Review copy was received from NetGalley. This does not affect my opinion of the book or the content of my review.
We Are Satellites by Sarah Pinsker
Published by Berkley on May 11, 2021
Genres: Dystopia, Science Fiction
Amazon, Audible, Audiobook, Barnes & Noble, iTunes
Everybody's getting one.
Val and Julie just want what's best for their kids, David and Sophie. So when teenage son David comes home one day asking for a Pilot, a new brain implant to help with school, they reluctantly agree. This is the future, after all.
Soon, Julie feels mounting pressure at work to get a Pilot to keep pace with her colleagues, leaving Val and Sophie part of the shrinking minority of people without the device.
Before long, the implications are clear, for the family and society: get a Pilot or get left behind. With government subsidies and no downside, why would anyone refuse? And how do you stop a technology once it's everywhere? Those are the questions Sophie and her anti-Pilot movement rise up to answer, even if it puts them up against the Pilot's powerful manufacturer and pits Sophie against the people she loves most.
I was comfortable reading We Are Satellites with a rather slow pace. The characters are developed and very independent individuals in a family of four. Their lives and relationships are driven somewhat by the new technology in the Pilot.
David, the son and Julie, one of the Moms, get one. Sophie can’t get one because of medical issues and becomes an anti-Pilot activist. Val, the other Mom, does not want one. I have to say I connected more emotionally to Val and Sophie, although I didn’t find myself attached to any of these characters very much. All of their emotions and reactions are relatable and realistic, though.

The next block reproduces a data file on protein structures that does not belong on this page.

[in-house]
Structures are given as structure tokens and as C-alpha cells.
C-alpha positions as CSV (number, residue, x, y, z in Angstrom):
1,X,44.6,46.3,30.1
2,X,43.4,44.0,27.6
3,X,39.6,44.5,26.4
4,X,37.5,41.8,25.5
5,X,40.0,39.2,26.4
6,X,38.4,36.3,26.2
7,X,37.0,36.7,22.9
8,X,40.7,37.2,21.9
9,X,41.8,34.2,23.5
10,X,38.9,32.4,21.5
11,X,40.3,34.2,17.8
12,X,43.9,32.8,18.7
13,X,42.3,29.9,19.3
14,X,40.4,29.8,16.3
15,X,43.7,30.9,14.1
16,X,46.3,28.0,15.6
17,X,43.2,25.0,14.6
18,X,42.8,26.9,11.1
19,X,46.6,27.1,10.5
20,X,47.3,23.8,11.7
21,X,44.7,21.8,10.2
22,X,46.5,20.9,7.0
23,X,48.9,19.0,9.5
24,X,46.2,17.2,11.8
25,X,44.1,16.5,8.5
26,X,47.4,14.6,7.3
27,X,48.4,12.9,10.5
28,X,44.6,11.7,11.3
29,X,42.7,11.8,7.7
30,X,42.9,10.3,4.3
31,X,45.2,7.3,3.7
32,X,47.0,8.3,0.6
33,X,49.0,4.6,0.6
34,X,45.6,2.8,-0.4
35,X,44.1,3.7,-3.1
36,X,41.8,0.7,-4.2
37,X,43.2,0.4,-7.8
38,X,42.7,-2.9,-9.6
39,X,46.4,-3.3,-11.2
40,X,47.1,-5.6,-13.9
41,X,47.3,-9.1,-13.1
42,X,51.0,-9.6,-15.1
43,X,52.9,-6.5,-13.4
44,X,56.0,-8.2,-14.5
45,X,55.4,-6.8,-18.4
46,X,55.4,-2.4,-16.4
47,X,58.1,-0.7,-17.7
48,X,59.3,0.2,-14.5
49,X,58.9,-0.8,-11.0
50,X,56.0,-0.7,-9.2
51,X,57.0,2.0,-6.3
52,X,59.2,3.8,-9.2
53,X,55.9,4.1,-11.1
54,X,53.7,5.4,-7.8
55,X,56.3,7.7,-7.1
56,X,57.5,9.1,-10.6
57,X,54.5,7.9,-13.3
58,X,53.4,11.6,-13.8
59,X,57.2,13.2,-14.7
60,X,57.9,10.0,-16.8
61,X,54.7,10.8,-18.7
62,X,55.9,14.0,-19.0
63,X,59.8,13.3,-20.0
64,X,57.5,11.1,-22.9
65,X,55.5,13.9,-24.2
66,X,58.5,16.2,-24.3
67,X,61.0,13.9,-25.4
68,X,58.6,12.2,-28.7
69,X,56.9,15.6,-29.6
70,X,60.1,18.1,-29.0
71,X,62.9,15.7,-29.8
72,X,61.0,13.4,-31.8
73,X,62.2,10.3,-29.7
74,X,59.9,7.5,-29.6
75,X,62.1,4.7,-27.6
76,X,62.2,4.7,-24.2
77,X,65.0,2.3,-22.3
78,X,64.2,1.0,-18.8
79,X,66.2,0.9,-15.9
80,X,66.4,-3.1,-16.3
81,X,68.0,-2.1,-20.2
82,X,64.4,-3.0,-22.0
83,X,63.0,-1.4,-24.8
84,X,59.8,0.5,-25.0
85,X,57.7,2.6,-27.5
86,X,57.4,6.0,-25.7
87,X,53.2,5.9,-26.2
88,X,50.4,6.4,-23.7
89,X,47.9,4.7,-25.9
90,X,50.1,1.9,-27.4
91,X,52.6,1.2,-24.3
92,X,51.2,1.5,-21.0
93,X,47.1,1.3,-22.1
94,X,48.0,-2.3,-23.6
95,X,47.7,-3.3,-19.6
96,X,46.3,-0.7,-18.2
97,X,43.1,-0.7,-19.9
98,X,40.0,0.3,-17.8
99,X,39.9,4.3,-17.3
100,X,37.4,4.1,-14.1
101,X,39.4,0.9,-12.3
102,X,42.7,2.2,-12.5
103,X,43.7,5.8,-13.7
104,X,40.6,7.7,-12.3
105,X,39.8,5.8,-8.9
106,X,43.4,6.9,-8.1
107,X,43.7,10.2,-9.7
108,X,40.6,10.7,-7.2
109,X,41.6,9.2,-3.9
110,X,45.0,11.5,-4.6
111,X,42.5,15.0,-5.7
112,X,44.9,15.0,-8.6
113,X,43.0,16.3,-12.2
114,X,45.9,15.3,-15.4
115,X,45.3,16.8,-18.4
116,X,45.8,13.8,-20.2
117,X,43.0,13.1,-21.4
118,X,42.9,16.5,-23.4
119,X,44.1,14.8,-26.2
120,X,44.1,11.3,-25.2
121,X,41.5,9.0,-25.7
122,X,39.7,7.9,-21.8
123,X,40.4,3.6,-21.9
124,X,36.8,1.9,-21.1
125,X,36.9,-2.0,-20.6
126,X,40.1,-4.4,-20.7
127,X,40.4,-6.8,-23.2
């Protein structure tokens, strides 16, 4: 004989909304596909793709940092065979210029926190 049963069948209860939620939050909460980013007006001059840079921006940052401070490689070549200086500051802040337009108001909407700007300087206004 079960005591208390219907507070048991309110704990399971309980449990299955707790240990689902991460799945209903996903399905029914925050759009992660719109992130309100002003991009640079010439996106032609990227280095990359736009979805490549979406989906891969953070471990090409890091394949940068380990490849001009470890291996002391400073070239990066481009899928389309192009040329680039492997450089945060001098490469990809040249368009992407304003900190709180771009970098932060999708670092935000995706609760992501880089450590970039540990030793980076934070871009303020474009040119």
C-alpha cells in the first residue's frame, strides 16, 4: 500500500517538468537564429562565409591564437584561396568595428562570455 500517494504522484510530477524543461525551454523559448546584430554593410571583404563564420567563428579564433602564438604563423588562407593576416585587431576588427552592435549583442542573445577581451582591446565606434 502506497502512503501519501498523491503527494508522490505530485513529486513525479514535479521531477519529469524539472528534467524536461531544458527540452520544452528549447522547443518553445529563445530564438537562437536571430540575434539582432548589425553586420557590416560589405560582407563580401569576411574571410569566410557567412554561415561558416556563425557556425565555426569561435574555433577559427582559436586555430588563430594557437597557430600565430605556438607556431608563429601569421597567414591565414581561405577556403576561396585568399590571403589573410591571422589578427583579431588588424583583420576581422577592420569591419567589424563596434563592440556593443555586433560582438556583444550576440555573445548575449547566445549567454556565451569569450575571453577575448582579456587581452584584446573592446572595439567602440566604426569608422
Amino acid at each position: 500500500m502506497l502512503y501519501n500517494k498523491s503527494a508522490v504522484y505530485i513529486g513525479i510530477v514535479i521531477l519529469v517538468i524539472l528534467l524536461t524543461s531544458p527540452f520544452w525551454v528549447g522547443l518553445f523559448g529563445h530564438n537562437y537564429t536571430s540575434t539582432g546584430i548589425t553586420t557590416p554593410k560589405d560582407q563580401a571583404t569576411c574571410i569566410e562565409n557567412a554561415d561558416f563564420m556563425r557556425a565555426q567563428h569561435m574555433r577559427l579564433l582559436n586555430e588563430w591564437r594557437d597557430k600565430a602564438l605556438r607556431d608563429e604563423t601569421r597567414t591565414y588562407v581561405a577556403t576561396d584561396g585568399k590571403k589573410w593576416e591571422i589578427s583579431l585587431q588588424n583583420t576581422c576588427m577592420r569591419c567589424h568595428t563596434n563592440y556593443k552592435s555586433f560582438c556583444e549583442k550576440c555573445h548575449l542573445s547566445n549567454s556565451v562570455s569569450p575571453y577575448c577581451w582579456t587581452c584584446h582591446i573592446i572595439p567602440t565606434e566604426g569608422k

I kept waiting for something to happen. Various little things happen and the “big” thing at the end is more told to us than shown. Yet we are shown many tedious details of daily life of this family over about 10 years. I was so proud of Sophie. She was so smart. As the youngest and with a medical condition, she was taken for granted, and yet she really keys in to the truth. Her choices are kind of immature at times, though. Val was more steady and kind than Julie.
The new technology gives the corporation both power in influence and money. The overall aspects of a corporation being dishonest with the public to their detriment, and greedy, is all too believable. I liked this family story with technology which was well written but not a thriller.
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